Dollars and Sense
Erotica author Selena Kitt blogged about PayPal’s actions early on (before it started in on Smashwords, PayPal hit several other sites with the same threats), explaining that it really does come down to money. Kitt discovered that retailers specializing in pornography, sex products, and so forth are charged higher fees by credit-card companies because it’s more common for the charges to be contested. You know, your husband notices the $49.99 charge to Extra-Large Dildos, Inc., and instead of fessing up, you say, “I don’t know how that got on there! It must be a mistake.” Hubby calls MasterCard, and MasterCard has to eat the $49.99. That’s why credit-card companies might conceivably be interested in whether retailers are selling naughty-but-legal merchandise. It’s not a question of morality; it’s a question of dollars and cents.
Keeping that in mind, it makes perfect sense that at least one credit-card company, Visa, denied putting any pressure on PayPal, saying that “Visa is not in the business of censoring cultural product” and pointing to “PayPal’s recent blog post where it states that its own policies drove the decision” (accessed 4/17/12). According to Visa, you can use its cards to pay for anything that’s legal in the country in which the purchase is being made. They recognize that obscenity is hard to define, legally (accessed 4/17/12), but they don’t seem too worried about it.
This attitude is exactly the one I’d expect from a credit-card company. After all, if some state government thinks Joe Schmoe Cartoonist’s work is obscene and would like to see it banned, it goes after Joe Schmoe, not the issuers of the credit cards consumers have been using to buy Joe Schmoe’s graphic novels. So long as they don’t lose money accepting charges from the shops that sell Joe’s work, they don’t have any reason to worry.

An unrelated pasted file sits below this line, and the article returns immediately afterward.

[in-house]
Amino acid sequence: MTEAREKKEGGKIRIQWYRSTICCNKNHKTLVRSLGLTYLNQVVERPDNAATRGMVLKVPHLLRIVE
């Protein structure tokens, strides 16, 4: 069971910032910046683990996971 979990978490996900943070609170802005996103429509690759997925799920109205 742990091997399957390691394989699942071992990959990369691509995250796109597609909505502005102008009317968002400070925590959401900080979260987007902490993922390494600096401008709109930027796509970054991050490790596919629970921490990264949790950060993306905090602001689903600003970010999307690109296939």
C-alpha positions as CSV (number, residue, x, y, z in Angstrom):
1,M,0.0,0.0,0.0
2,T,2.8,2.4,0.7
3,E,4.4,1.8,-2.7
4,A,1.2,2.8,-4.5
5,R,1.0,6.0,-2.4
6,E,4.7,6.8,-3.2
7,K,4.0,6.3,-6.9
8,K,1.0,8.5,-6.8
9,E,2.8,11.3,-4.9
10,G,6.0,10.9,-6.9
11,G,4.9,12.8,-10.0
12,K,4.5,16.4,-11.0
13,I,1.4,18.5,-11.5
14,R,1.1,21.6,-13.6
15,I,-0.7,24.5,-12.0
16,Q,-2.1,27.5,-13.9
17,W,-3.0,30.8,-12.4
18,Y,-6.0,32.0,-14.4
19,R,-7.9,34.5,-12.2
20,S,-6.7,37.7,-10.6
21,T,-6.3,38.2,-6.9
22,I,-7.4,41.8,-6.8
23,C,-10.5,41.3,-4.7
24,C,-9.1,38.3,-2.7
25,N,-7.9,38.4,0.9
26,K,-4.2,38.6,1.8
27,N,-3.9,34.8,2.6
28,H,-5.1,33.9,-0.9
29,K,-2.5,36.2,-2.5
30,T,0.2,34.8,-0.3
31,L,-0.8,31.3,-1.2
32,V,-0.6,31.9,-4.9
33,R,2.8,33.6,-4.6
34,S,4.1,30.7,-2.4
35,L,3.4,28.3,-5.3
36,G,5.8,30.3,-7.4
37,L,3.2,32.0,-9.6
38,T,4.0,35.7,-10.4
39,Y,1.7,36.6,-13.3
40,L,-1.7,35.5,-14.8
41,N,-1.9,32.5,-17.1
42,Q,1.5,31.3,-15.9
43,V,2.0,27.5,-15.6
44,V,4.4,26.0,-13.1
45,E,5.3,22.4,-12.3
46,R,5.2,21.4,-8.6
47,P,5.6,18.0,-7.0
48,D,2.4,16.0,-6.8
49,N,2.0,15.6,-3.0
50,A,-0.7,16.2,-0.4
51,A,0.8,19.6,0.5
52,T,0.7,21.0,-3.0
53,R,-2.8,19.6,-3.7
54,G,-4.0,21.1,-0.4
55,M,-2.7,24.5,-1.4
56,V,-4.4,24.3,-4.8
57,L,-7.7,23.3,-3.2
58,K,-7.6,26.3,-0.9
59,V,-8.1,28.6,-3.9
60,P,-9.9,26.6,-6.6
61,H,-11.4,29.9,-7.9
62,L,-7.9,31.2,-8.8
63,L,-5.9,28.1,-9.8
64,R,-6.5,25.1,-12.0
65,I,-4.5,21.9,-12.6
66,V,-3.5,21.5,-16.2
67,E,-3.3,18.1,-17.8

So, if credit-card companies really did motivate PayPal’s actions, I’m guessing the link was quite indirect — much more related to PayPal’s in-house fear of being charged the higher fees credit-card companies extract from sex-merchandise retailers, and much less related to moral qualms or legal fears about obscenity.
But here’s what’s really disturbing about this whole thing: setting aside the question of PayPal’s motives, what’s clear is that the providers of sexual content being targeted — indie authors — were highly vulnerable. Smashwords’s independent authors have no major publishing company standing behind them. Jane Schmoe, an indie author putting her erotica up on Smashwords, probably can’t afford a big legal team and doesn’t have a PR department.
Furthermore, Jane Schmoe Indie Author is vulnerable because she’s not really “independent.” None of us are truly independent. A truism, I know. But indie authors are really in quite a difficult position — we’re trying to be independent, but inevitably we have to partner with retail sites, such as Amazon (which has already banned the content PayPal went after), and those sites have power over us. Even those who stick to sites like Smashwords (as non-corporate a platform as you’ll find, I think) can find themselves at the receiving end because Smashwords isn’t a stand-alone entity, either. It has to — or has chosen to — partner with sites like PayPal.